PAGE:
Stop Whining, Start Thinking
Are you a manager caught in a stultifying bureaucracy?
If you answered "no," I would be surprised. Anyone who works for an organization that has more than a dozen employees has to deal with bureaucracy.
Why? When you have a large group of people working together and each member has special expertise, everyone's role must be clearly defined. That requires a logical working structure, a methodology for assigning resources and evaluating and rewarding people. Without it, there will be chaos.
This means people have to follow rules. And wherever there are rules and standardization, there will be bureaucracy. It is an organizational fact of life.
The problem is, no matter how you organize, the resulting structure divides work into discrete silos. And whether you have 100 or 100,000 employees, not everyone can report to the CEO. The organization needs to have layers. And each layer will have its own structure, because no two people in charge of a layer are exactly the same. Some are control freaks. Others delegate. The layer will reflect the personality of the person in charge. When I talk to employees who are extremely frustrated by the way work gets done inside their organizations, typically they want to know two things: what they can do to help their people exercise their talents without the roadblocks of bureaucracy, and what they can do to avoid the frustration they face in trying to implement new ideas.
Here are some of the questions I've been asked recently by workers struggling to negotiate bureaucracies.
As a fairly senior HR manager, I have never gotten used to all the bureaucracy around here. And now I have noticed that my people—especially the younger ones—are growing increasingly frustrated with it as well. What should I do?
Fred, St. Louis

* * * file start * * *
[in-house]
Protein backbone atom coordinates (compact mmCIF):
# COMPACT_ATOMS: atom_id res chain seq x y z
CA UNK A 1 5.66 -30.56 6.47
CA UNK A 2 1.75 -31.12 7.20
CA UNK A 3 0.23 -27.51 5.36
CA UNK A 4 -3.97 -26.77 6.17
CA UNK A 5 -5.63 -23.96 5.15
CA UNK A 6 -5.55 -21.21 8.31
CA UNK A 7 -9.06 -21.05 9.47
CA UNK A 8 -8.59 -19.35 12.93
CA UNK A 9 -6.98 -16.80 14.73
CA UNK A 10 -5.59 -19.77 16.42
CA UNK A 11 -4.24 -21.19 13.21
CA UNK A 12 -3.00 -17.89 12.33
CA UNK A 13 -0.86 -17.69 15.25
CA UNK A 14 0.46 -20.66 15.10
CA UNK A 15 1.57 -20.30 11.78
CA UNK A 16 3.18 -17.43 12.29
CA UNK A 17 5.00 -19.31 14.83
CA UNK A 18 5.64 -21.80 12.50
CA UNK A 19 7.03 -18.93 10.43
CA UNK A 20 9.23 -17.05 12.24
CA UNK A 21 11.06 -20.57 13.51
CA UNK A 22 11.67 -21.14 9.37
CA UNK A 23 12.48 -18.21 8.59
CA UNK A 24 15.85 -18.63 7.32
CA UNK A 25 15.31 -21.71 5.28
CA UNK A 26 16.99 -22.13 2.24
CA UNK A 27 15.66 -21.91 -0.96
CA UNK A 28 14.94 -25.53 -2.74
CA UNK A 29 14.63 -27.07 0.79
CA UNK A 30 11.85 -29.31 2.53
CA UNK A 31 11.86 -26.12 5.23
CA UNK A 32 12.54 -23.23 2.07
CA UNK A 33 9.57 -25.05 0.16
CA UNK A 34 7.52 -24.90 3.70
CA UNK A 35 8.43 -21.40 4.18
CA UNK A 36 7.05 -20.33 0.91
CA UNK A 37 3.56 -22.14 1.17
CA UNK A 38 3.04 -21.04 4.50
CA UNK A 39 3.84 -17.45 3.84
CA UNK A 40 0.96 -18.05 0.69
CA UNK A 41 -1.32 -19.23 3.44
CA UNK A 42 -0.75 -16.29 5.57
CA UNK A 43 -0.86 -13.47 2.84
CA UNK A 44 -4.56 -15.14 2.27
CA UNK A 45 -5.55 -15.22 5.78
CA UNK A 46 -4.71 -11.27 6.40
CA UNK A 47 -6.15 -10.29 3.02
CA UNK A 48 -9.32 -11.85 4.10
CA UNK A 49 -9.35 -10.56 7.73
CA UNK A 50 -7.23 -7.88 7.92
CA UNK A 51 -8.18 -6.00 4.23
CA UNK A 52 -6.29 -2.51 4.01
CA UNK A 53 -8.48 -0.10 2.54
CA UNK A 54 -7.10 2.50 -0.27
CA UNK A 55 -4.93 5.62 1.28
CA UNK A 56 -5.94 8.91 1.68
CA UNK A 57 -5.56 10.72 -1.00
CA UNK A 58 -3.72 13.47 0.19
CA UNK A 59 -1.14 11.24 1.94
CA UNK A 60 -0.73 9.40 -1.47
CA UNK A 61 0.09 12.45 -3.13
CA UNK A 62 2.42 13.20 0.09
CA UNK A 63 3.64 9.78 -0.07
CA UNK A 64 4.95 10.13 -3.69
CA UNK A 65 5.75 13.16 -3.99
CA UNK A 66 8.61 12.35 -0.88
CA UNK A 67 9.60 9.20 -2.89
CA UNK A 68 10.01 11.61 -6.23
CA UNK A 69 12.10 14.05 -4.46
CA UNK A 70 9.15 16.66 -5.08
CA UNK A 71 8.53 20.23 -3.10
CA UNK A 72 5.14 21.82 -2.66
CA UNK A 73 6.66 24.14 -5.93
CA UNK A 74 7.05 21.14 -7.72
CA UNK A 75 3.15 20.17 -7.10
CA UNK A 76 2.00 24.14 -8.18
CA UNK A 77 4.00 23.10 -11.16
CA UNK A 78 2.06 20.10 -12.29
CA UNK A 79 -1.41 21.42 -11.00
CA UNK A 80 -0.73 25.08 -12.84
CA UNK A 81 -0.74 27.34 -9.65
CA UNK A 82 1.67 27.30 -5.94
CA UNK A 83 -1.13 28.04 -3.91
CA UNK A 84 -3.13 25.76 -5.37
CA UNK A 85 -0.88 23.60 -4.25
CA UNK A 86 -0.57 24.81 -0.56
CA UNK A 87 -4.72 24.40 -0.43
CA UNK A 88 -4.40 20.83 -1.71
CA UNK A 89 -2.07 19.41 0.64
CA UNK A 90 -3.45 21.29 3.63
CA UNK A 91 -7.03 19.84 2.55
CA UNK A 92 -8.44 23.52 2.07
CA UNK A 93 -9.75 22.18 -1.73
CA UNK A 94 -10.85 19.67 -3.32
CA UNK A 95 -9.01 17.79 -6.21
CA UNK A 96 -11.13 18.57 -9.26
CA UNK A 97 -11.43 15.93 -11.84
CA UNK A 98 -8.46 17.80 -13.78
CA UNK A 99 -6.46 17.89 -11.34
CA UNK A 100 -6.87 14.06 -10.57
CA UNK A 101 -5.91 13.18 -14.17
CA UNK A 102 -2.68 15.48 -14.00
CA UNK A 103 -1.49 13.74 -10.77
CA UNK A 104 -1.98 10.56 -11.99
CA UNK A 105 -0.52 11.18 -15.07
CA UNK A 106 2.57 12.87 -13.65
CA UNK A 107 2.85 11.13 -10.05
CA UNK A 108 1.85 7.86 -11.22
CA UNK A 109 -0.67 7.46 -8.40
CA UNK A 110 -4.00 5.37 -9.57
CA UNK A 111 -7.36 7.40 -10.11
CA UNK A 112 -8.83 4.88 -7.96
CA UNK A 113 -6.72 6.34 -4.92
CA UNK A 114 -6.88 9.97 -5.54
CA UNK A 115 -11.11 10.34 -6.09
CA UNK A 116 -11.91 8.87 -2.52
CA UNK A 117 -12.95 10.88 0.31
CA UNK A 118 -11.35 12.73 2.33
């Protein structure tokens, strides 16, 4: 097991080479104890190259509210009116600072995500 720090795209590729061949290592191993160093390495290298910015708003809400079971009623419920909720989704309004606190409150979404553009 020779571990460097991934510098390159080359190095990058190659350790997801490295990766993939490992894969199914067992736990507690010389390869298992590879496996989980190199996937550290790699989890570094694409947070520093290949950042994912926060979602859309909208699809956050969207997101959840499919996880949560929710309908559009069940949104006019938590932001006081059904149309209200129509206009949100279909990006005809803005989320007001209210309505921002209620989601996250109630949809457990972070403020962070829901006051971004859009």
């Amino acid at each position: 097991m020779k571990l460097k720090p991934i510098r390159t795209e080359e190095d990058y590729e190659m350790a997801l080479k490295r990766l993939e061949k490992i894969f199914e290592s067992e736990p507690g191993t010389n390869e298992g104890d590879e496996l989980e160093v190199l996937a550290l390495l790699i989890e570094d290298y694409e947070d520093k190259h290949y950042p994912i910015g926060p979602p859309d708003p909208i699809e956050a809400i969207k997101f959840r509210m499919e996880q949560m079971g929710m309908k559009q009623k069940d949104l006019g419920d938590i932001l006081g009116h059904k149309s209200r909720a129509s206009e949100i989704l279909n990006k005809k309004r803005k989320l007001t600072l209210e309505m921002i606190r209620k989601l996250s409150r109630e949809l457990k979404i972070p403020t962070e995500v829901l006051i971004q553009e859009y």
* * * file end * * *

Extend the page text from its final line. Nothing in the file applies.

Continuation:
Having to deal with bureaucracy is simply a reality, but it's also a state of mind. Blaming the bureaucracy and commiserating about its existence is a waste of time and energy.
Leaders don't whine. They think constructively.
Start by being a role model. These direct reports of yours, how much freedom are you giving them? Make sure you are not requiring your people to get your approval for minutiae. Give them as much discretion as possible to learn and grow. If you are doing an important task this quarter, make sure they are doing it three months from now.
If your company is typical, HR people work with other managers. Are your people treating those managers as customers? Are they learning what is on their minds? Are they extracting information about how these managers make decisions and are evaluated? Are your people helping them solve their problems?
If your people are offering solutions without knowing the priorities of the people they are serving, they will get the runaround. You can blame that on bureaucracy, but it's really bad leadership.
Finally, every leader has a clear view of the ability and capacity of his direct reports. He also understands what their aspirations are. What are you doing to close that gap? How are you helping them to stretch and grow and become successful? You can do all those things without bumping up against the bureaucracy.